The mental health of adolescents with and without mild/moderate intellectual disabilities in England: Secondary analysis of a longitudinal cohort study

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Children with mild/moderate intellectual disabilities are at greater risk for mental health problems, with socio-economic factors and adversity partly accounting for this. Fewer data are available for adolescents.


Secondary analysis was undertaken of the Next Steps annual panel study following a cohort through adolescence into adulthood containing self-report mental health data up to age 16/17. Participants with mild/moderate intellectual disabilities were identified through data linkage with educational records.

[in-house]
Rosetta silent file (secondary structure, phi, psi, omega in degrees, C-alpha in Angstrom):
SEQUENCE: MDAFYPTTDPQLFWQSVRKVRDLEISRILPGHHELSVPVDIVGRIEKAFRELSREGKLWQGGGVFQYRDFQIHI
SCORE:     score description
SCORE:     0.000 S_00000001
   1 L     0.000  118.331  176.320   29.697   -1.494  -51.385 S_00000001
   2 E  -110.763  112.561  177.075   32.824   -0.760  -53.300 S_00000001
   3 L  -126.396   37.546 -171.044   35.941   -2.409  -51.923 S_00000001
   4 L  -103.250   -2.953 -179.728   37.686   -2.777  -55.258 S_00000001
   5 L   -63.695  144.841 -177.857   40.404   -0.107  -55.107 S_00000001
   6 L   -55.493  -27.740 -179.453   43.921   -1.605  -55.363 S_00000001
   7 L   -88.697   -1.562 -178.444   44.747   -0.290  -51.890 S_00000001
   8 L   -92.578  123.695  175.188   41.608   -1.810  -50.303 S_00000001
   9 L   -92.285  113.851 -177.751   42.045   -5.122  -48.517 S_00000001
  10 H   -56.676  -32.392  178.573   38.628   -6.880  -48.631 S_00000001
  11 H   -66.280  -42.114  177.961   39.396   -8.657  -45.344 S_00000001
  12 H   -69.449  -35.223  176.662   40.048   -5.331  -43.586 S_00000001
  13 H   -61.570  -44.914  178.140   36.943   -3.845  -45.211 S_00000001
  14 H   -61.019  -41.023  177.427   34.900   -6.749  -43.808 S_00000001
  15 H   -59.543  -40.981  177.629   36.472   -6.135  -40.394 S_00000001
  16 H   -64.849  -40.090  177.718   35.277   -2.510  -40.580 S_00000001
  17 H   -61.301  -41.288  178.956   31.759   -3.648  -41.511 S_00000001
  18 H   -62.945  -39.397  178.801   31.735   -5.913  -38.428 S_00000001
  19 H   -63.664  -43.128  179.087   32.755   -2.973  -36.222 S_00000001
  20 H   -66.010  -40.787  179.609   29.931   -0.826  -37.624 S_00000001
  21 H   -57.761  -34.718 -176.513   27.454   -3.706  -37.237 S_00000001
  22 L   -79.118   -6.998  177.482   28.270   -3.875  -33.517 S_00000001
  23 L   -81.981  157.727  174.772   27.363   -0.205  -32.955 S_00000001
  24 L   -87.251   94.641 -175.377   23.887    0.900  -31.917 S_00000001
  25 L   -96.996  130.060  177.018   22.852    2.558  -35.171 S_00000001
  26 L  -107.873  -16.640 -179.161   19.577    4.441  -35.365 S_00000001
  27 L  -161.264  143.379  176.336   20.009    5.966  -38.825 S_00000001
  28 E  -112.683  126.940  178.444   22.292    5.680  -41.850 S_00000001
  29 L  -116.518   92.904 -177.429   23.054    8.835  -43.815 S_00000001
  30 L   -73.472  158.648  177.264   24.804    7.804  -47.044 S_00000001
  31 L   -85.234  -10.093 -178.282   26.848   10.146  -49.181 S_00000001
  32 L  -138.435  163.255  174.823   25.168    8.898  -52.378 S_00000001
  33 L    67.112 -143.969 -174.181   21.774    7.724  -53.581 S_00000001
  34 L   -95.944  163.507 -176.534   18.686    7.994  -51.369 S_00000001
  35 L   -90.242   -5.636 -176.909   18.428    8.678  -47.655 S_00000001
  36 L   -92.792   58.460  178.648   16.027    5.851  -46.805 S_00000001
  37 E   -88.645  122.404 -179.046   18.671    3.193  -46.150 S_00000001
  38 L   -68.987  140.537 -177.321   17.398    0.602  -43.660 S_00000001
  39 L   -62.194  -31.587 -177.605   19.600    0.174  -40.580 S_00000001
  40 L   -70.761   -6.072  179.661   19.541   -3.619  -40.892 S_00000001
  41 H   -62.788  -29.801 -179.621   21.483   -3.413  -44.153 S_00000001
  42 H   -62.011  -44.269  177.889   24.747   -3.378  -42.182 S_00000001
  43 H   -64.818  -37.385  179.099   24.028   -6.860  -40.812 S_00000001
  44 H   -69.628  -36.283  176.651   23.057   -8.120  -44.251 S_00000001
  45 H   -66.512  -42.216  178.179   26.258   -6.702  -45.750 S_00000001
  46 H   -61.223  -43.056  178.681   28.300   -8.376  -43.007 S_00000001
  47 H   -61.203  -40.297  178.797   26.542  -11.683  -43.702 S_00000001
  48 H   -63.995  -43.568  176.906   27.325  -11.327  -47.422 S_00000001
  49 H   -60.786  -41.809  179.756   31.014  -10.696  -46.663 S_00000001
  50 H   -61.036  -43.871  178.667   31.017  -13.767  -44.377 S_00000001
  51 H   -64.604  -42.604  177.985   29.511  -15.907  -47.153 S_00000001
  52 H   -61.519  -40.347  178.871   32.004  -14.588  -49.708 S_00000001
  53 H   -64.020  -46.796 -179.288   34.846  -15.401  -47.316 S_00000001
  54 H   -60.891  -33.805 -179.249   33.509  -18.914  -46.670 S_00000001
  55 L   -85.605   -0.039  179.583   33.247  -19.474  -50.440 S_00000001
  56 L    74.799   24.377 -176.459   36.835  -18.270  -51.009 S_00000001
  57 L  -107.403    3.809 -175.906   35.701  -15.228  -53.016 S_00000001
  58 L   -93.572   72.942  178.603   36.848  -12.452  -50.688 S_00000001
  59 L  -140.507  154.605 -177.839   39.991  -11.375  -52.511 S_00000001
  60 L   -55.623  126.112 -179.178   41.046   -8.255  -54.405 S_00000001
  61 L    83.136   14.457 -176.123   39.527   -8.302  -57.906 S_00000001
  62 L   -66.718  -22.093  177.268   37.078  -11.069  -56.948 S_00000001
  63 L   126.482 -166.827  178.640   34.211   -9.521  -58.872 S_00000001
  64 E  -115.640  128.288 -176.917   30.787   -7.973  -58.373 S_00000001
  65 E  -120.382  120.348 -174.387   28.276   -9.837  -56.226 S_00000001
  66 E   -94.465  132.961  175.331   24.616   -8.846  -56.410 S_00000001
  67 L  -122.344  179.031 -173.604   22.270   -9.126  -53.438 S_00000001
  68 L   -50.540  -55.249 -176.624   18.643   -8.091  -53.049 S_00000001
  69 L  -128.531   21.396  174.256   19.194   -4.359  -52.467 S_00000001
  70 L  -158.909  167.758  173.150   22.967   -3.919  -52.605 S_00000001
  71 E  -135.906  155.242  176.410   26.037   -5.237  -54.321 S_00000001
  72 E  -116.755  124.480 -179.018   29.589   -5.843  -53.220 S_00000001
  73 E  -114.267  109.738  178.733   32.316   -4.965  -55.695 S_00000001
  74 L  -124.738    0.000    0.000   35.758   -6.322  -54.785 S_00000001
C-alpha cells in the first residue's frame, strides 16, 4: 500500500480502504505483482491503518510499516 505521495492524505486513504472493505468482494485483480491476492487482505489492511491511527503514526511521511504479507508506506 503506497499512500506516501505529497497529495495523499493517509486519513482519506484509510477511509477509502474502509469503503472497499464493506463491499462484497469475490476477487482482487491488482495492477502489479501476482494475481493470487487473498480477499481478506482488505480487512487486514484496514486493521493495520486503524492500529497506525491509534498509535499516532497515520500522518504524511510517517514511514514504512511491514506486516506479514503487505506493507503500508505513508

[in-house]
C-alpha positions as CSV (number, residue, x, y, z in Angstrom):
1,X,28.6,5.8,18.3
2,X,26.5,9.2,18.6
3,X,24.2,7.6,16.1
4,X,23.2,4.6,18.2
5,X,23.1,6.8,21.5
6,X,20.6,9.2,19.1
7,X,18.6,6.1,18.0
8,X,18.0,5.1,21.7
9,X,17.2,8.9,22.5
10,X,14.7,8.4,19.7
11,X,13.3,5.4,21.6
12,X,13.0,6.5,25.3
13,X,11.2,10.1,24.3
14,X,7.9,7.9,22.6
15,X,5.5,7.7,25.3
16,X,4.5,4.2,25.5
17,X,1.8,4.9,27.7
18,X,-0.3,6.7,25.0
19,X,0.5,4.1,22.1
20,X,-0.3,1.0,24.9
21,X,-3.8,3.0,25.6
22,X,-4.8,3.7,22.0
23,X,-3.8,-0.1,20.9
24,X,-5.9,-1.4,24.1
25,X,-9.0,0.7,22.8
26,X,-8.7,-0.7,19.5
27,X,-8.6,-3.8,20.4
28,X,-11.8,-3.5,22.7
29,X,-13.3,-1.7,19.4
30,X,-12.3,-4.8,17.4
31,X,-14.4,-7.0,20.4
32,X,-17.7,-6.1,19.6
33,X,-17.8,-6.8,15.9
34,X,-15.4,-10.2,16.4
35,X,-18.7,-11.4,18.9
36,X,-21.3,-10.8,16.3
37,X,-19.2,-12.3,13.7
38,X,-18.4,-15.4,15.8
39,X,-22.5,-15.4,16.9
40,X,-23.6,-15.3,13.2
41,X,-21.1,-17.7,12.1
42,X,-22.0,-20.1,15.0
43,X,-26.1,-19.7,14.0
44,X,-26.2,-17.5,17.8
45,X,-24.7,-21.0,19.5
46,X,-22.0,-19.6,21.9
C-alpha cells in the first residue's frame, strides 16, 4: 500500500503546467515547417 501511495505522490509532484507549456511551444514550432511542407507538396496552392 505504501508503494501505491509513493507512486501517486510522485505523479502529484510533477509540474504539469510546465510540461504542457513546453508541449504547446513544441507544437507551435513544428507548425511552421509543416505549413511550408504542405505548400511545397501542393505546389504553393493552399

Adolescents with mild/moderate intellectual disabilities were more likely than non-disabled peers to experience socio-economic disadvantage and bullying. Incidence rates of mental health problems were generally not significantly different between adolescents with and without intellectual disabilities.


These findings are consistent with higher rates of persistent mental health problems beginning earlier among children with intellectual disabilities. Greater attention needs to be paid to the timecourse of mental health problems, and the impact of socio-economic factors, family and peers on mental health.

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